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Vaccine supplement can expand immune system’s virus protection, Stanford research finds

July 30, 2021, 6:03 p.m.

Certain additives can strengthen vaccines to protect the body from a broad range of viruses,  researchers at the Stanford School of Medicine found in a study published in late June in Cell

Their results give new insight into the effects of vaccines on the immune system and methods to handle future epidemics and pandemics. 

A team of 23 researchers concluded that adding an adjuvant — an ingredient that can increase the body’s immune response — causes certain vaccines to activate more antiviral genes. When a patient receives such a vaccine, they could gain protection against all types of viruses up to months after the dose, according to lead author Florian Wimmers, a postdoctoral fellow in the Institute for Immunity, Transplantation, and Infection. 

“It could open up a new class of vaccines,” Wimmers said. 

The study comes during a global effort to vaccinate against COVID-19, especially in light of a new delta variant which spreads quickly and easily. While we now have a COVID vaccine, Wimmers said his research could give scientists a new tool to save lives in the midst of an unforeseen pandemic. 

The research’s outcome could create solutions for health crises similar to the beginning of the COVID pandemic, according to Wimmers. In early 2020, scientists did not have reliable ways to contain the spread of the virus and didn’t know a lot about it. “You could give people these nonspecific vaccines, and they would provide a certain amount of protection against any virus they encounter — including this new, unknown, emerging disease,” he said. 

A vaccine stimulant that gives protection against unrelated viruses could affect many aspects of the field of immunology, wrote Tamiko Katsumoto, a clinical assistant professor of rheumatology and immunology unaffiliated with the study. The recent discovery “provides exciting possibilities for future vaccine development efforts and carries important implications in light of our current global COVID pandemic,” she added. 

With the emergence of COVID-19 in January 2020 and the first administered vaccinations in December, it took nearly 12 months to successfully develop a vaccine. This speed was “superb,” said professor of microbiology and immunology and the study’s senior author Bali Pulendran. “But I would say that 12 months was 12 months too many,” he added, recounting the hundreds of thousands who died and the millions infected during the time range.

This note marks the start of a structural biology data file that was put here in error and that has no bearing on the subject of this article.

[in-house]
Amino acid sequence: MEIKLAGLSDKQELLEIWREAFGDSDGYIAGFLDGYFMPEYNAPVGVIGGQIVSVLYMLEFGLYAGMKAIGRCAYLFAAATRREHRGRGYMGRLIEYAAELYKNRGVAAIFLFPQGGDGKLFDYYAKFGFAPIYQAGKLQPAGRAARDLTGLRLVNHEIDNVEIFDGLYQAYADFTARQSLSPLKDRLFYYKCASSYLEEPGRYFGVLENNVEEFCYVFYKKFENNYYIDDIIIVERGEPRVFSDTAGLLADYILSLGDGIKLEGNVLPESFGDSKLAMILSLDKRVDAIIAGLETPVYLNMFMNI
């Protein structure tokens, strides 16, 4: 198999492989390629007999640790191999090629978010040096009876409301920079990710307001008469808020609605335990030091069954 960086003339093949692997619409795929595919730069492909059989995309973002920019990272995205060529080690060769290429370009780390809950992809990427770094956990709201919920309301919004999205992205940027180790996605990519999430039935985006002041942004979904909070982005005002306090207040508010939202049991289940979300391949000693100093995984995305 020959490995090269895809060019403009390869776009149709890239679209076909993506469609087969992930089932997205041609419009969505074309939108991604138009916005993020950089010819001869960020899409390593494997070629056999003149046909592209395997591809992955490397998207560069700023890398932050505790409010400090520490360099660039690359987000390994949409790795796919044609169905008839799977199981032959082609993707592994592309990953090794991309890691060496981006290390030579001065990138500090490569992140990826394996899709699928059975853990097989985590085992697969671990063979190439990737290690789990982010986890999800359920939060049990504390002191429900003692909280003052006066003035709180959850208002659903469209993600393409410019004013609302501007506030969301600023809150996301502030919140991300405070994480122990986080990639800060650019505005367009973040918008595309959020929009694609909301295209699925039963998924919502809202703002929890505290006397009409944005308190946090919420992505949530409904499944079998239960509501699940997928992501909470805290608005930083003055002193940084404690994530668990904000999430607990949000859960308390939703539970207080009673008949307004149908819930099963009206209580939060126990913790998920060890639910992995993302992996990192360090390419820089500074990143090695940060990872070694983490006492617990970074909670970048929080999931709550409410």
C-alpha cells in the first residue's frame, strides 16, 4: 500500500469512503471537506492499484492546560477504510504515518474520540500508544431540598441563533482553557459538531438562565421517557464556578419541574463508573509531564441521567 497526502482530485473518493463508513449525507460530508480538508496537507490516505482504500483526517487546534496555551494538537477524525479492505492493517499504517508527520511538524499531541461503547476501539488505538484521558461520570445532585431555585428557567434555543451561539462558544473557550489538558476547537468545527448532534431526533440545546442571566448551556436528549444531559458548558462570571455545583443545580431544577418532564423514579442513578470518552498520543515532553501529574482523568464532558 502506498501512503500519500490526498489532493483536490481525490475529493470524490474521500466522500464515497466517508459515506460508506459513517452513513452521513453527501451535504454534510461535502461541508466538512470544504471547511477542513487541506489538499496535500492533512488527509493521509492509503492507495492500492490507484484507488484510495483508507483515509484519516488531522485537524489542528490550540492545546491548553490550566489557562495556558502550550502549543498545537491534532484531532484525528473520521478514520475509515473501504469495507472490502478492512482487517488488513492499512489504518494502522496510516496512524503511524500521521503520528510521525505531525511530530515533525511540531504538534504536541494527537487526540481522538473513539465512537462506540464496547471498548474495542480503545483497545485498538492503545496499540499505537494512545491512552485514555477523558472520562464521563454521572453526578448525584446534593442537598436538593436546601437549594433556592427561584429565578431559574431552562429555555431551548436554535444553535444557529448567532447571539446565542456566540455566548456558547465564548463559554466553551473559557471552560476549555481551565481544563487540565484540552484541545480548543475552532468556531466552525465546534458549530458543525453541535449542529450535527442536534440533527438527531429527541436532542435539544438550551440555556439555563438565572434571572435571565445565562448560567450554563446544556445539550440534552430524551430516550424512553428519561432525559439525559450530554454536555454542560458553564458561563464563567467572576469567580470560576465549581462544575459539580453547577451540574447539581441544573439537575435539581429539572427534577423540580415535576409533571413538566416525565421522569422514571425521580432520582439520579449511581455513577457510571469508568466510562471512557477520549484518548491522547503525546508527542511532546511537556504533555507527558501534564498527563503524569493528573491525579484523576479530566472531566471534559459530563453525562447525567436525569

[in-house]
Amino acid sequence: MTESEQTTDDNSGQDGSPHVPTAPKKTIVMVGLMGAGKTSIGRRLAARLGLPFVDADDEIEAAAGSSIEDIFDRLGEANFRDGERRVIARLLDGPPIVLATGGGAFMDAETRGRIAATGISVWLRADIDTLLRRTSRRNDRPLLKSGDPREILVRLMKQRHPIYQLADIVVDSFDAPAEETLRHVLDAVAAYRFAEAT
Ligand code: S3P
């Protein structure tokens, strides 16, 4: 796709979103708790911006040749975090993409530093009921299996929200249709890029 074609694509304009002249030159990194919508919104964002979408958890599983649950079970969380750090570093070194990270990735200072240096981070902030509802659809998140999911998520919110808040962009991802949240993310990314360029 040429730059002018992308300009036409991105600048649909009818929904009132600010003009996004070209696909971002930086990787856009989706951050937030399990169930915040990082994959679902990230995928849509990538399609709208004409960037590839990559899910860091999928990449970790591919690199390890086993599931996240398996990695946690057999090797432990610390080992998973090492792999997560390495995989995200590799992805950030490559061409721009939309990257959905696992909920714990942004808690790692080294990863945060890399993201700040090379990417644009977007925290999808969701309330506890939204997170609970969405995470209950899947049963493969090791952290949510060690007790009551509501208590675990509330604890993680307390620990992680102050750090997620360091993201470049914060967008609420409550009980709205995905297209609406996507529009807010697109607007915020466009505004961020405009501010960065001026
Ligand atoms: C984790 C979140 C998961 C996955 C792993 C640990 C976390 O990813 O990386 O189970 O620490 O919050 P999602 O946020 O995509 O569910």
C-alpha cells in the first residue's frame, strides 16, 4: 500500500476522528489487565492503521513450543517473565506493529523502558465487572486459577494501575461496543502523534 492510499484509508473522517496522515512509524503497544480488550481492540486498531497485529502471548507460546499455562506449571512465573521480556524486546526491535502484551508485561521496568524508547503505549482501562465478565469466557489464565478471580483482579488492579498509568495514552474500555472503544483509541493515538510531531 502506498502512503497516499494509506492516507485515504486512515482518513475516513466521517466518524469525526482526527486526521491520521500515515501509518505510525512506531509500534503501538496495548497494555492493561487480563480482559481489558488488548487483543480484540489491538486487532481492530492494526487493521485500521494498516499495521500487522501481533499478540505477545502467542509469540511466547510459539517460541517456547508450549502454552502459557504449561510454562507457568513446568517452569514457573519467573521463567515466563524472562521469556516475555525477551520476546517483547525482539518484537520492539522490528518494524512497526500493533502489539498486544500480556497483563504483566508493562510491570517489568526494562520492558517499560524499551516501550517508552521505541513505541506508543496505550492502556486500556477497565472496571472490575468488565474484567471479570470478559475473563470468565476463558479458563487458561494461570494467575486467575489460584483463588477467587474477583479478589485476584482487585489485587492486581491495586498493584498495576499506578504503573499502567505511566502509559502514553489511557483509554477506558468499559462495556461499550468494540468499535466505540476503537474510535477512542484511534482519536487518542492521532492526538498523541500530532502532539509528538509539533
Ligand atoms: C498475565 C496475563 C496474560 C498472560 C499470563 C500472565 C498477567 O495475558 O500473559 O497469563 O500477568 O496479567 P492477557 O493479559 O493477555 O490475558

Pulendran said that immunizations with adjuvants, which might be administered in local pharmacies, have the potential to deliver broad protection to people while the medical community searches for a more specific vaccine. 

“This immune stimulant we discovered here might also be beneficial in vulnerable populations to provide extra protection,” Wimmers added. 

Wimmers is a postdoctoral fellow working in Pulendran’s lab within the Institute for Immunity, Transplantation, and Infection. (Courtesy of Florian Wimmers) 

In the study, the School of Medicine researchers focused on the H5N1 bird flu vaccine when supplemented with the AS03 adjuvant, a chemical with vitamin E, used in healthy participants. They found that the modified dose made epigenetic changes to immune cells, meaning they temporarily impacted genes without affecting their DNA. Then, “whenever any virus came into the picture, those genes could now be quickly expressed and launch a rapid attack,” Pulendran explained.

The scientists infected the immunized cells with Dengue and Zika viruses – pathogens that Pulendran described are as unrelated to bird flu as “an orange is different from a watermelon.” Despite the difference, those cells had heightened and active defenses compared to those that had been given a bird flu vaccine without any adjuvants. 

Though vaccines have seen use for over 200 years, much about the complex workings of the immune system is still being uncovered. Pulendran said that this research has brought a new understanding to the innate immune system. While the body’s adaptive response remembers viruses it encounters, the innate response reacts immediately to every type of virus — and was previously thought to not have a long-term memory. 

“We have shown that the innate immune system, contrary to what the textbooks have said, also launches a response that can last not just for a few hours or days, but for weeks and perhaps several months,” Pulendran said. “And this response is able to resist any kind of viral infection.” 

Wimmers will continue studying the interactions between the AS03 adjuvant and other types of vaccines to look for similar results: “Can we use this AS03 immune stimulant, or similar immune stimulants, to protect entire organisms?” Now that he knows how single cells respond to the adjuvant-enhanced vaccine, he wants to see how his experiment can be expanded. 

Jack is a high school student in The Stanford Daily's Summer Journalism Workshop.

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